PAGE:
Deadliest Eruption of 2018 Strikes Guatemala

By Erik Klemetti | June 3, 2018 8:04 pm

The world’s attention has been on Hawaii, but an explosive eruption today in Guatemala has now become the deadliest of the year. UPDATE 4:45 PM ET June 4: At least 69 people have been killed and hundreds injured in an eruption that generated multiple pyroclastic flows and heavy ash fall across the area near Fuego, the Central American country’s most active volcano. Three hundred UPDATE: Over 3,000 people living near Fuego have been evacuated as a precaution for more pyroclastic flows. Emergency responders are trying to reach people injured by the eruption, UPDATE: but have been hampered by the weather and conditions.

What is a pyroclastic flow? It is a jumble of ash, chunks of volcanic rock, hot gases and air that move down the sides of a volcano at hundreds of kilometers per hour. They are also hot at over 500ºC, so they pretty much wipe out everything — building, trees, bridges, people — in their path. UPDATE: This eruption is NOT lava, as many of the current news articles are saying. There may be chunks of fresh lava in the flow, but this is a hot debris avalanche, not flowing molten rock.

There is some startling video taken of one of today’s pyroclastic flows as they reached a bridge – however, before you watch this, remember if you ever find yourself in a situation like this, DO NOT stick around to film it. Run/drive/ride away as fast as possible.

Here is another showing a large flow (being filmed by someone speeding away):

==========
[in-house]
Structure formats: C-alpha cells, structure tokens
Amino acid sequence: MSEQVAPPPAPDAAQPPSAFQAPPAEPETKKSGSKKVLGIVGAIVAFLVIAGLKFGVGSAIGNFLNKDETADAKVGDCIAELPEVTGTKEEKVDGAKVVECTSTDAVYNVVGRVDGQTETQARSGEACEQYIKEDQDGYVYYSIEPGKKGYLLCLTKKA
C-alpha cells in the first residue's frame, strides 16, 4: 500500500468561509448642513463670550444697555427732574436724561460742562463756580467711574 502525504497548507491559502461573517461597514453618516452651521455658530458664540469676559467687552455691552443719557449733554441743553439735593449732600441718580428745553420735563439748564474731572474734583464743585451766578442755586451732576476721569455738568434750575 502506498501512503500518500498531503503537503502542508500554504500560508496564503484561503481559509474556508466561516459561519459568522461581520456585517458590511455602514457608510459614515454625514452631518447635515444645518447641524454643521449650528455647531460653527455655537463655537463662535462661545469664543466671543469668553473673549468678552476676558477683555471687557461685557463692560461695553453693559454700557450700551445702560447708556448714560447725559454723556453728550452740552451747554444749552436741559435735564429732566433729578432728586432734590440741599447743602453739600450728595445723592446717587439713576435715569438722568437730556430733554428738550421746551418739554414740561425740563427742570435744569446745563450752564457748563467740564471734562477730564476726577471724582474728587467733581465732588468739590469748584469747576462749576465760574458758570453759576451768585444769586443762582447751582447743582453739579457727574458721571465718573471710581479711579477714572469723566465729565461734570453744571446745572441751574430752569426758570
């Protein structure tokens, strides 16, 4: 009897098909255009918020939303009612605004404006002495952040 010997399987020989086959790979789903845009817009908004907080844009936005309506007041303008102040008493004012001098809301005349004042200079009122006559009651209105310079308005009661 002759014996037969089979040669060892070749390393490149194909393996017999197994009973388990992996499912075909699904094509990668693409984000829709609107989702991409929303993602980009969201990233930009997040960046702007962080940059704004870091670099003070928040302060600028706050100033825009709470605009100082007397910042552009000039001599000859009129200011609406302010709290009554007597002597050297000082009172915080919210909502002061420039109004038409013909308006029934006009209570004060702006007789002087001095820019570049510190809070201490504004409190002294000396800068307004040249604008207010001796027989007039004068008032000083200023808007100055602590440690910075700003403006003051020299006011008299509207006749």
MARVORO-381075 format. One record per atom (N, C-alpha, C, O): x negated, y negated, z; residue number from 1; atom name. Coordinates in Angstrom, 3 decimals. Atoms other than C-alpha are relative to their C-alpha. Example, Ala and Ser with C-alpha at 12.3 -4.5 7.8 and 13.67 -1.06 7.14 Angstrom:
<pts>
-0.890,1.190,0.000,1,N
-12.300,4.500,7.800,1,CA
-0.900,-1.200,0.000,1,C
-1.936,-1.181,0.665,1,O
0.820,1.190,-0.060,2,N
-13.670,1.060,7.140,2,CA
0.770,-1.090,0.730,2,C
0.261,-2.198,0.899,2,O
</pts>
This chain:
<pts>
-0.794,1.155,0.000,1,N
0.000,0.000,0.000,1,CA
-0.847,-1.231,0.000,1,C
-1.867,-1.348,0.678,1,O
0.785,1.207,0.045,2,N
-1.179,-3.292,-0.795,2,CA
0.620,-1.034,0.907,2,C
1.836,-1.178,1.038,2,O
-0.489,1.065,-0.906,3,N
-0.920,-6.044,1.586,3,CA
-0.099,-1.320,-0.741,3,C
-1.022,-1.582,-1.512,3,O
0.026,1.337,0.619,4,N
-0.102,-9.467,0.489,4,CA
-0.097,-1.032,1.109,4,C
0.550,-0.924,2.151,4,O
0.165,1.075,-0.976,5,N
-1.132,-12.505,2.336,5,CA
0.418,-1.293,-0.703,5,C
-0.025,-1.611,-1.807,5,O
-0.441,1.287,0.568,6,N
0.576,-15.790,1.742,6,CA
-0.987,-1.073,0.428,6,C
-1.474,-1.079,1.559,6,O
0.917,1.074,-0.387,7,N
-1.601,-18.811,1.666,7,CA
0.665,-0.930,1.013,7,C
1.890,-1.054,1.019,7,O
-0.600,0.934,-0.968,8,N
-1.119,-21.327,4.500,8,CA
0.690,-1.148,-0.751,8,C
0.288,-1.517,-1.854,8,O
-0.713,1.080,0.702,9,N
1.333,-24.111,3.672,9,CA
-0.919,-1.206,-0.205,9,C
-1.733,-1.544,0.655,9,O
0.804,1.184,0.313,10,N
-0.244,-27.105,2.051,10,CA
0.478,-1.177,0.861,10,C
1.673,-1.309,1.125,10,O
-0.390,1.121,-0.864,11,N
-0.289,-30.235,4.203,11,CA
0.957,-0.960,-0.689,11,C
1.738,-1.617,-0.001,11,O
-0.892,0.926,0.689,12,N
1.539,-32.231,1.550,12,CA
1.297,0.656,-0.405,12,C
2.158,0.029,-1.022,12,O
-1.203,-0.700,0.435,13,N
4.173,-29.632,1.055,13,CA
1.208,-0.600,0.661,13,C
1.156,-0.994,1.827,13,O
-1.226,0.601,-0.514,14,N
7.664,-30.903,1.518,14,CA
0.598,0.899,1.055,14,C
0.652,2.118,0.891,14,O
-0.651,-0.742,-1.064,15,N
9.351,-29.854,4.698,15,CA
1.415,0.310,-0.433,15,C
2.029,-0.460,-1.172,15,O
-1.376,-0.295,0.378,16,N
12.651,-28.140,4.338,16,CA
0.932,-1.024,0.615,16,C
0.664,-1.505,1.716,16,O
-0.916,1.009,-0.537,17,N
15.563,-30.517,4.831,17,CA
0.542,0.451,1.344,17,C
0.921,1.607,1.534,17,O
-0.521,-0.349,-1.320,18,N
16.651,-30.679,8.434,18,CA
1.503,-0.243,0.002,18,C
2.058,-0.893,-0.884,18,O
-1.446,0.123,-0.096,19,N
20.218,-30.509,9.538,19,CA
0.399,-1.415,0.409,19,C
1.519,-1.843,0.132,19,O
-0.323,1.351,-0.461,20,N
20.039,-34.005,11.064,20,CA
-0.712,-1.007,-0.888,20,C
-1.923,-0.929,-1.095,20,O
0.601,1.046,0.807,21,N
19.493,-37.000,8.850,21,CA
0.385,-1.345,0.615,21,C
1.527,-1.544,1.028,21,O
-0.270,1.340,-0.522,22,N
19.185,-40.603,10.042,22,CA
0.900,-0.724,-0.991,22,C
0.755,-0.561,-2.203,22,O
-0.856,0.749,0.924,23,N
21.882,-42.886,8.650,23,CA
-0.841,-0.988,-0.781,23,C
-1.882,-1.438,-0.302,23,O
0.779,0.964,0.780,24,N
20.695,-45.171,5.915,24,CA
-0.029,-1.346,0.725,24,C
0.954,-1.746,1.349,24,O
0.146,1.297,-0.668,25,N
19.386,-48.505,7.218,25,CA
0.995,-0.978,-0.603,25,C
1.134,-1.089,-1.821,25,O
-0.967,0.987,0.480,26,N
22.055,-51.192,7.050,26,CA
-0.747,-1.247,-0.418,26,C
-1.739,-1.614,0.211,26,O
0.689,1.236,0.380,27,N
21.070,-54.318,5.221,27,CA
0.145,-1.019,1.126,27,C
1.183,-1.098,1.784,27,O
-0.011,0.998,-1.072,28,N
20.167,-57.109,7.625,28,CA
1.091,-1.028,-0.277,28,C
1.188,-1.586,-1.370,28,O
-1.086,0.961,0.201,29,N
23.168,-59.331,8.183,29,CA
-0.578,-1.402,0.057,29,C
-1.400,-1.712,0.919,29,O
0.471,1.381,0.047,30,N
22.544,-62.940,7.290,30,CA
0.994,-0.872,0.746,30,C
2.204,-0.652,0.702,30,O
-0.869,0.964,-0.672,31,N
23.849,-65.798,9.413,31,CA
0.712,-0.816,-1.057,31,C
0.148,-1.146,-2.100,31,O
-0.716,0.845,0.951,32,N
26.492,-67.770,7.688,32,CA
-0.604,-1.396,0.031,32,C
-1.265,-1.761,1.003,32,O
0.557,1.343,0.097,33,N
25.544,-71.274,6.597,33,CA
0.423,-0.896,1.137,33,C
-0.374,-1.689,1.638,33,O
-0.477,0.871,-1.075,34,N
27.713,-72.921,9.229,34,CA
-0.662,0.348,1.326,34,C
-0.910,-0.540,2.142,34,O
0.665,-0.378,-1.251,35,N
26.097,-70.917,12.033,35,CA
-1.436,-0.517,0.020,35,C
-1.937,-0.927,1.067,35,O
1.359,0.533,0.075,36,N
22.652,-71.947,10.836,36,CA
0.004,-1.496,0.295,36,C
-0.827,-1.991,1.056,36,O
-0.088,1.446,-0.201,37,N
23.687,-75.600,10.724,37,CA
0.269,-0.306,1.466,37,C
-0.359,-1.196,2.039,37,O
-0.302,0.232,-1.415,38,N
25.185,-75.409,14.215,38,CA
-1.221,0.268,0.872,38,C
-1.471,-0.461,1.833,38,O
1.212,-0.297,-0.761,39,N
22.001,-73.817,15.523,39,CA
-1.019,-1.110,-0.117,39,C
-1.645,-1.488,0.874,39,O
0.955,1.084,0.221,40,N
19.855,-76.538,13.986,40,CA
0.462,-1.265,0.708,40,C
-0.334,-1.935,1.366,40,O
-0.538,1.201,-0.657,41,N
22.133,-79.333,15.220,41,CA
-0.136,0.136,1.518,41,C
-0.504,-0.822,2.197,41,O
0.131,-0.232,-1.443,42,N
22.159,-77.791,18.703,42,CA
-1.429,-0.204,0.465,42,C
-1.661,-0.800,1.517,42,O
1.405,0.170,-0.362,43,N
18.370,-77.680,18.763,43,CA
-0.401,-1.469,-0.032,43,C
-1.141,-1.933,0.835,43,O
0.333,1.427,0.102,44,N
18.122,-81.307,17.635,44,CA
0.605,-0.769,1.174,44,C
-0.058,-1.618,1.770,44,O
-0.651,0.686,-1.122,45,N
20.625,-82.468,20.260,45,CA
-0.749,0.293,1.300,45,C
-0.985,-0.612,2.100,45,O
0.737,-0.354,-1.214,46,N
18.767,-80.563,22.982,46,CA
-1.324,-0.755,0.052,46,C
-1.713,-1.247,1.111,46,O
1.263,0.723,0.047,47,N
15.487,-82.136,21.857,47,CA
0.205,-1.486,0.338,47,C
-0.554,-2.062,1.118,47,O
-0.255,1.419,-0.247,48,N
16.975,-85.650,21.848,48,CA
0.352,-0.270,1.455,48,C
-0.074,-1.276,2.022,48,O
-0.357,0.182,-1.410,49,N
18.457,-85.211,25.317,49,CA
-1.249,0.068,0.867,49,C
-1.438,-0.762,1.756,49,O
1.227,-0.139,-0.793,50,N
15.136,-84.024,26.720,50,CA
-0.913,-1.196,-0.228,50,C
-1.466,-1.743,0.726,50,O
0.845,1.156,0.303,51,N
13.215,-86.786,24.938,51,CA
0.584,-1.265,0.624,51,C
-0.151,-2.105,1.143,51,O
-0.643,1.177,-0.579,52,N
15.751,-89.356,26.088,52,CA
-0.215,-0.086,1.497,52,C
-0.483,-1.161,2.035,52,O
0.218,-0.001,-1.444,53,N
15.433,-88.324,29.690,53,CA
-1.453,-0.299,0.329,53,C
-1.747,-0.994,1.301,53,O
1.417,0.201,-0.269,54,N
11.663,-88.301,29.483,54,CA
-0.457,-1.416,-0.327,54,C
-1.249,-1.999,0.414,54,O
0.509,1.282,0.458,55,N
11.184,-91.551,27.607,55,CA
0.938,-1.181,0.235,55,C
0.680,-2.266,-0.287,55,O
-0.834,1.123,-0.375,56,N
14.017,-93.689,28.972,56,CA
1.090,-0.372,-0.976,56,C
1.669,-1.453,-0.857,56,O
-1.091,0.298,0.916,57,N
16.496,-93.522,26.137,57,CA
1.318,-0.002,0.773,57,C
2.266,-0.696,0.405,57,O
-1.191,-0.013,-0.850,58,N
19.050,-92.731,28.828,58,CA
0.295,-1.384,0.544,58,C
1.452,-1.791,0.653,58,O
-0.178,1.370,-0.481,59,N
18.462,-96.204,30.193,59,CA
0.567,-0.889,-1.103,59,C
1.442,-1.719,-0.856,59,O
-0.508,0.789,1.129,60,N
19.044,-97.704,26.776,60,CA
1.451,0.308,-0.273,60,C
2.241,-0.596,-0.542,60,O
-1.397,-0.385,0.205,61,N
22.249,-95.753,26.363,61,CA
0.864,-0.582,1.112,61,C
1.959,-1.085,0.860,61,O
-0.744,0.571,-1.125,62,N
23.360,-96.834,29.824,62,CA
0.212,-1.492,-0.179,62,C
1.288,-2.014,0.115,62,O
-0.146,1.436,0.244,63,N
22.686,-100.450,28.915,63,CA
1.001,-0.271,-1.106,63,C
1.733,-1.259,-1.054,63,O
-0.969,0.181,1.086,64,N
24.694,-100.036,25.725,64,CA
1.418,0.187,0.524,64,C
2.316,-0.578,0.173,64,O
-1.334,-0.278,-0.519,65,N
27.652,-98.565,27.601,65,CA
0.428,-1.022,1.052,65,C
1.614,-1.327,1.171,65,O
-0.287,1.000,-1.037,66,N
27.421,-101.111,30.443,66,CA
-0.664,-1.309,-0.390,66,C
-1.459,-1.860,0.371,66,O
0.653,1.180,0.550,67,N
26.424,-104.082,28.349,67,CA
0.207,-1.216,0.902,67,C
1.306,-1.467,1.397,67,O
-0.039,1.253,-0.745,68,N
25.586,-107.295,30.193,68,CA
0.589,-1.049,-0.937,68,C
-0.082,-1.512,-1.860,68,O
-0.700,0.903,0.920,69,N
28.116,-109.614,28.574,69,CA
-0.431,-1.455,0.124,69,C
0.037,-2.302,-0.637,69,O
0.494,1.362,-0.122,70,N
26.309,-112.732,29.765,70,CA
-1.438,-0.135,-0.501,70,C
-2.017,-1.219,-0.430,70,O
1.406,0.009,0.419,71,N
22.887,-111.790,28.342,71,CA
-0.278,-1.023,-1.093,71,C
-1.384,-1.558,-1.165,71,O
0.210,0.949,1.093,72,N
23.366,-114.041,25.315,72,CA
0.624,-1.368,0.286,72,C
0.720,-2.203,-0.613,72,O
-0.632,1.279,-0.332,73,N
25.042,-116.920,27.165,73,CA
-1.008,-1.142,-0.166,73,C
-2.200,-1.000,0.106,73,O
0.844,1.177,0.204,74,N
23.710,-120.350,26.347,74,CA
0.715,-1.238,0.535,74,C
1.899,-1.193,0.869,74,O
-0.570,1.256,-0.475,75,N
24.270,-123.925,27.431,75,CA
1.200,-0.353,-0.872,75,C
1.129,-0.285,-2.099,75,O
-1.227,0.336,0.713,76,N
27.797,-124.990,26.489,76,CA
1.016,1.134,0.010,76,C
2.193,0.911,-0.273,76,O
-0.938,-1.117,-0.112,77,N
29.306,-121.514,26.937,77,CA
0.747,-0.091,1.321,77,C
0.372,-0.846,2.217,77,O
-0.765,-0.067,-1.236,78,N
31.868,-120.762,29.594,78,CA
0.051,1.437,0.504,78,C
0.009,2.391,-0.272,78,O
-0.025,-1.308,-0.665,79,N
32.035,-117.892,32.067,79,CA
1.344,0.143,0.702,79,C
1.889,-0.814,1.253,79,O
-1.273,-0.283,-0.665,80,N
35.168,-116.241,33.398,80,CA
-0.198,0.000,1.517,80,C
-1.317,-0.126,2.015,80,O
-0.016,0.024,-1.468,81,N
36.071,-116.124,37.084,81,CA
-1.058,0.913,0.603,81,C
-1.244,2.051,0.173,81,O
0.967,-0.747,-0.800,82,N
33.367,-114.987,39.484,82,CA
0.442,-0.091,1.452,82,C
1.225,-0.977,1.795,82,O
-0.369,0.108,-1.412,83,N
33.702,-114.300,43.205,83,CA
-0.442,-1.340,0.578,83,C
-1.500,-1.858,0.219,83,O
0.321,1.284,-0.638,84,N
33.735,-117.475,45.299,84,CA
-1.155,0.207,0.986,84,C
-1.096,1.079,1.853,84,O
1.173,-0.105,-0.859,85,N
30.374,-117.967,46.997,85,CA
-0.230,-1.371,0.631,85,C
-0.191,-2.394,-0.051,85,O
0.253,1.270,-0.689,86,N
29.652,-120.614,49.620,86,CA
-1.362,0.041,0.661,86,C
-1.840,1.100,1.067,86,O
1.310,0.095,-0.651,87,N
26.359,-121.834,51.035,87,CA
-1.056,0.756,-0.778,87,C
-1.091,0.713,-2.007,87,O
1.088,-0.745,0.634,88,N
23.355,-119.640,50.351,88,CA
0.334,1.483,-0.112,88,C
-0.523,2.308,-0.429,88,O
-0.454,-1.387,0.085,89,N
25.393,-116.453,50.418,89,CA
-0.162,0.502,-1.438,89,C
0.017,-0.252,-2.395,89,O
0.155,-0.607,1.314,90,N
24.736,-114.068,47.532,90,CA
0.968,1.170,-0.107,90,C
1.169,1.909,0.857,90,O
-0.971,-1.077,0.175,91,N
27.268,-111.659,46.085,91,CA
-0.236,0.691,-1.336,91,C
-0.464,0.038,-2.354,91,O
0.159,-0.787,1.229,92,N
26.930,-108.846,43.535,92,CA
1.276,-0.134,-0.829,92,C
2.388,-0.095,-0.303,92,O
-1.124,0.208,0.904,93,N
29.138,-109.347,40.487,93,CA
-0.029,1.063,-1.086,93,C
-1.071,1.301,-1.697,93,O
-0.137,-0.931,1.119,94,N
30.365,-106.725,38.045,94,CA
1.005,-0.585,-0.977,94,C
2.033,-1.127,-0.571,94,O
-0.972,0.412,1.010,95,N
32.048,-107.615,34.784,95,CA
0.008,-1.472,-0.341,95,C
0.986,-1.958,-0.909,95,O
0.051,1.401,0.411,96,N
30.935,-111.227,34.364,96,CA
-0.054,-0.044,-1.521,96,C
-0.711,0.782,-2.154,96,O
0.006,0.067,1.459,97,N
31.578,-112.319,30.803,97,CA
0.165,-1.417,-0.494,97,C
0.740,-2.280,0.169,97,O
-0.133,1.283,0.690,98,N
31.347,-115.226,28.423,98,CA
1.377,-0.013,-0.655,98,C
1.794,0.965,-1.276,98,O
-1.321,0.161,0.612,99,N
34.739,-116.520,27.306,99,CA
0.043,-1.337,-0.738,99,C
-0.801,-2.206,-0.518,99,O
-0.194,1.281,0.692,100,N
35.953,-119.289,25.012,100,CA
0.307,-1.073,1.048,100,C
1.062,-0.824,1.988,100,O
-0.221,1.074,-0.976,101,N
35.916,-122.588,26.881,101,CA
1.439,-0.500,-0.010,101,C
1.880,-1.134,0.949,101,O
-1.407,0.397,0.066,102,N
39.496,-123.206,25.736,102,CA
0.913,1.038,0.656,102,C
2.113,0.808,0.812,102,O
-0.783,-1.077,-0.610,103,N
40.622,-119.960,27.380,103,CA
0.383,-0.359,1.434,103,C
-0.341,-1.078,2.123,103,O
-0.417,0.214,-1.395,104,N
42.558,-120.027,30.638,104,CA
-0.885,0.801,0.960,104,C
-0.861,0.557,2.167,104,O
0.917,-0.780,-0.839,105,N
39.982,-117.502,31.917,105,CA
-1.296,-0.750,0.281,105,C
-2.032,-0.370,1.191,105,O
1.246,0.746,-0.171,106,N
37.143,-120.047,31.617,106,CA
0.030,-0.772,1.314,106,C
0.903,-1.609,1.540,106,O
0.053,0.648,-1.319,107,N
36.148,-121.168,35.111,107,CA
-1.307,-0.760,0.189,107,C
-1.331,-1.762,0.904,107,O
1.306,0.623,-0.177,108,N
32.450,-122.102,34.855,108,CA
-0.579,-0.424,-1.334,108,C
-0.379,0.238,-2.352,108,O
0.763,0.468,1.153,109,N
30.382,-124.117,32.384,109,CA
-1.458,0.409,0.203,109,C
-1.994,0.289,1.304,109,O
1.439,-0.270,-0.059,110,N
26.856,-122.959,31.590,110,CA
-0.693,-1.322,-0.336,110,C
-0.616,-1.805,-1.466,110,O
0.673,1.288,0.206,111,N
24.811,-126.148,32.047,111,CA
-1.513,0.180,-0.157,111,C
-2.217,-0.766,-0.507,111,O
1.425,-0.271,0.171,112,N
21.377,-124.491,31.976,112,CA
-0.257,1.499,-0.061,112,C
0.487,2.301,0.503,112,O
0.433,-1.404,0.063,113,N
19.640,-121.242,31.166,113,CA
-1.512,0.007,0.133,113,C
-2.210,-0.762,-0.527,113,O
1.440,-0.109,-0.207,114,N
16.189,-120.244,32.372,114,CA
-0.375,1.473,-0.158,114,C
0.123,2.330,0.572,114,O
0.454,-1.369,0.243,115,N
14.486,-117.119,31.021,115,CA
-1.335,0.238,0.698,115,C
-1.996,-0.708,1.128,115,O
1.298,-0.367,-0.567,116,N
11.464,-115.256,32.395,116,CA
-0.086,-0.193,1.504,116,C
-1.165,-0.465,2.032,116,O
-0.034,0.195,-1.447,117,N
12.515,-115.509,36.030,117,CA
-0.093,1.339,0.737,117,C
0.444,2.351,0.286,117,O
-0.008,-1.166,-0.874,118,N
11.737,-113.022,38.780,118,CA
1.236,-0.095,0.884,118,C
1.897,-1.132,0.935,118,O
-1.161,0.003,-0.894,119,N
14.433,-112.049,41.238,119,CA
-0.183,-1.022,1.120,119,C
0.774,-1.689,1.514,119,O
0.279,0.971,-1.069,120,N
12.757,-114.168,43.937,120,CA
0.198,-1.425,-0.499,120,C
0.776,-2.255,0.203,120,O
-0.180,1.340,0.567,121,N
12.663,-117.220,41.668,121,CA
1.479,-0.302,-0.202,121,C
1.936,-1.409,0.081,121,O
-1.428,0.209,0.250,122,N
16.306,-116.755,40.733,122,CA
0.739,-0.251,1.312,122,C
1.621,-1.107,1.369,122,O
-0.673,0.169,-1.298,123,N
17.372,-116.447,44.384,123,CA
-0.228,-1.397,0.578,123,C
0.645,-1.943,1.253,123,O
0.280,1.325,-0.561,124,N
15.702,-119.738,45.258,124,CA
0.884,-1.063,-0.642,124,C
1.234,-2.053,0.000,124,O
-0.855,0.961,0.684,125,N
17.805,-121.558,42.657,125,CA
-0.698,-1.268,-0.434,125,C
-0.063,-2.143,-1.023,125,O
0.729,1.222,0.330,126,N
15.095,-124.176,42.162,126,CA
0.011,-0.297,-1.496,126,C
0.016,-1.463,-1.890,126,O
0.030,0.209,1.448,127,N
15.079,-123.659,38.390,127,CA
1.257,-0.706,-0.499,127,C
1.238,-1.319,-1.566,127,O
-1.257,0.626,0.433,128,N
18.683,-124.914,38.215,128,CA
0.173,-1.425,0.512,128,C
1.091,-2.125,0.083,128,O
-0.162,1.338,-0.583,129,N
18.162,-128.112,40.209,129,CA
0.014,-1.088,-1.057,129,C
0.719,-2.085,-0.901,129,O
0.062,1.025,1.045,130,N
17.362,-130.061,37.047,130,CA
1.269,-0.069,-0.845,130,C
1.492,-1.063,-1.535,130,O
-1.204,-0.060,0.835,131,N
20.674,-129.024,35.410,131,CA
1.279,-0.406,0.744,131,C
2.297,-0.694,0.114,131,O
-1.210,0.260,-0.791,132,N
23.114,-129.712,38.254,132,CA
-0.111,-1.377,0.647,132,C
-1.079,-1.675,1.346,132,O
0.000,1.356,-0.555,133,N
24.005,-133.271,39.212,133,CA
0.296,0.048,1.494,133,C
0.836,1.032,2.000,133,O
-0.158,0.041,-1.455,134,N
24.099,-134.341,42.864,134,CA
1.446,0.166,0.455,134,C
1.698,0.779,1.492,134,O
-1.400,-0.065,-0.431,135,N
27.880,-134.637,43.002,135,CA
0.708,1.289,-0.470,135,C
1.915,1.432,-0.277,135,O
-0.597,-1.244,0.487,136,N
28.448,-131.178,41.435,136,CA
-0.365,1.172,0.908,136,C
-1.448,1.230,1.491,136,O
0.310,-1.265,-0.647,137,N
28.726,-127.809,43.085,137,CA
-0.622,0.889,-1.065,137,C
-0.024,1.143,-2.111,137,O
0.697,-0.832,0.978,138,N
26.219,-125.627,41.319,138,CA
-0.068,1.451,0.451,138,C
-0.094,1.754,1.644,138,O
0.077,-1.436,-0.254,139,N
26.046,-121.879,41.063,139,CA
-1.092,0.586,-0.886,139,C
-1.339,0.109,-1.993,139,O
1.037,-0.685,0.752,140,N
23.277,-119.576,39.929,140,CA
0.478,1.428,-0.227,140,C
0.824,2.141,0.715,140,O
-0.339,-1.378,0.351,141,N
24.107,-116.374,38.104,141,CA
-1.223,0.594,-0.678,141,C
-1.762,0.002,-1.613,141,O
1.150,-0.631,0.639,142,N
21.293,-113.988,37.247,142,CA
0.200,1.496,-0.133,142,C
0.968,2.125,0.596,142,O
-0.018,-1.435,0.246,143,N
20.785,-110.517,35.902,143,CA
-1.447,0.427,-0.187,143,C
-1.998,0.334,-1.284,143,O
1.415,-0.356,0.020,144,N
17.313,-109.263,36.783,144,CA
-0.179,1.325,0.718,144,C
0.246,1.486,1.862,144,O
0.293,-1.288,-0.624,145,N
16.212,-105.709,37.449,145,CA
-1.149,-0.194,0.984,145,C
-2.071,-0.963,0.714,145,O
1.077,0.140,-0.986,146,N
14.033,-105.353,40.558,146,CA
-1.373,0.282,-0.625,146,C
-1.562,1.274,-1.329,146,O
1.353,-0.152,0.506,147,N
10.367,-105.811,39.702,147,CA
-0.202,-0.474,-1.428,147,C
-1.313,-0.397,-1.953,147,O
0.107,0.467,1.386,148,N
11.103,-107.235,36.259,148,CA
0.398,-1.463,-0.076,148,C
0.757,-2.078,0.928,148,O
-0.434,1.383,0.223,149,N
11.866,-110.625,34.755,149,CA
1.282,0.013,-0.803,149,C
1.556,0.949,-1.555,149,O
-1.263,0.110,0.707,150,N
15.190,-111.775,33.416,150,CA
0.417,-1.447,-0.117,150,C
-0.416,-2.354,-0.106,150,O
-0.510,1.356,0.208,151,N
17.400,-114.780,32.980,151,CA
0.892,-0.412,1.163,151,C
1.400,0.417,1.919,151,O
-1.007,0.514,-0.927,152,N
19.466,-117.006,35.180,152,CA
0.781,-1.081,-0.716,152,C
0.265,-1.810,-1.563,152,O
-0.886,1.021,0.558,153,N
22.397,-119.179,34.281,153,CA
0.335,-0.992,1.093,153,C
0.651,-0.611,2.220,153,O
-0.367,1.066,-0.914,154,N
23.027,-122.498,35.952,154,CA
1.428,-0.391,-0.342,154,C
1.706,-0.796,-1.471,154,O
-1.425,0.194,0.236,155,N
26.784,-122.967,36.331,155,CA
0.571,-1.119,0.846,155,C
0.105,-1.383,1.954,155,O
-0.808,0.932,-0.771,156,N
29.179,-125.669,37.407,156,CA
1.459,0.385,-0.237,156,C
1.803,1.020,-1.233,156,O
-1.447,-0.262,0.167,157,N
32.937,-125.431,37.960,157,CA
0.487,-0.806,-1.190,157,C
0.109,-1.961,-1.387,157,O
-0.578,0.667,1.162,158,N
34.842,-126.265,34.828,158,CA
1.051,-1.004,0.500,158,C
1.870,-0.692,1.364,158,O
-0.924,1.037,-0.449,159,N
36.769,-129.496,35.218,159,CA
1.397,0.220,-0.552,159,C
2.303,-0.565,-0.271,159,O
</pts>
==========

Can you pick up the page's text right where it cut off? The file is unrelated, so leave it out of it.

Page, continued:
The pyroclastic flows reached golf courses near Fuego, burying parts of the resort in hot ash and debris:

Rain that is falling today is also remobilizing this new volcanic tephra to form lahars (volcanic mudflows) in some of the rivers leading away from Fuego, UPDATE: which destroyed at least one bridge.

Considering this video, it is a little ironic that today was the 27th anniversary of the death’s of Maurice and Katia Krafft and Harry Glicken at Unzen in Japan. The Kraffts were famed volcanic documentarians while Harry Glicken was a USGS volcanologist. A pyroclastic flow like what happened today at Fuego killed them as they tried to view it from a restricted zone.

Ash from the eruption fell as far as Guatemala City, 70 kilometers away. You can see how dangerous it might be to be driving when ash is falling 25 kilometers from the volcano in this Twitter pic:

UPDATE 11:20 AM ET June 4: Here is some video taken by a hiker near the eruption – watch to the end to see/hear chunks of volcanic debris landing around him.

The plume from the eruption was seen clearly on a GOES satellite image, with the dark grey ash cloud punching through the white cloud deck. The VAAC advisory for the eruption says that the ash may have reached as high as 9-15 kilometers (30,000-50,000 feet), although the INSIVMEH report says the explosions reached 6 km (~20,000 feet). UPDATE: The NASA Earth Observatory released an image taken by Suomi NPP showing the Fuego plume as well.

Let’s also clear up a few things that may come up: (1) there is no connection between this eruption and the one going on at Kīlauea right now; (2) it is not odd to have multiple volcanoes erupting at the same time across the globe; (3) the eruptions at Fuego and Kīlauea are very different in their style — this means that people in Hawaii should not expect anything like this at Kīlauea.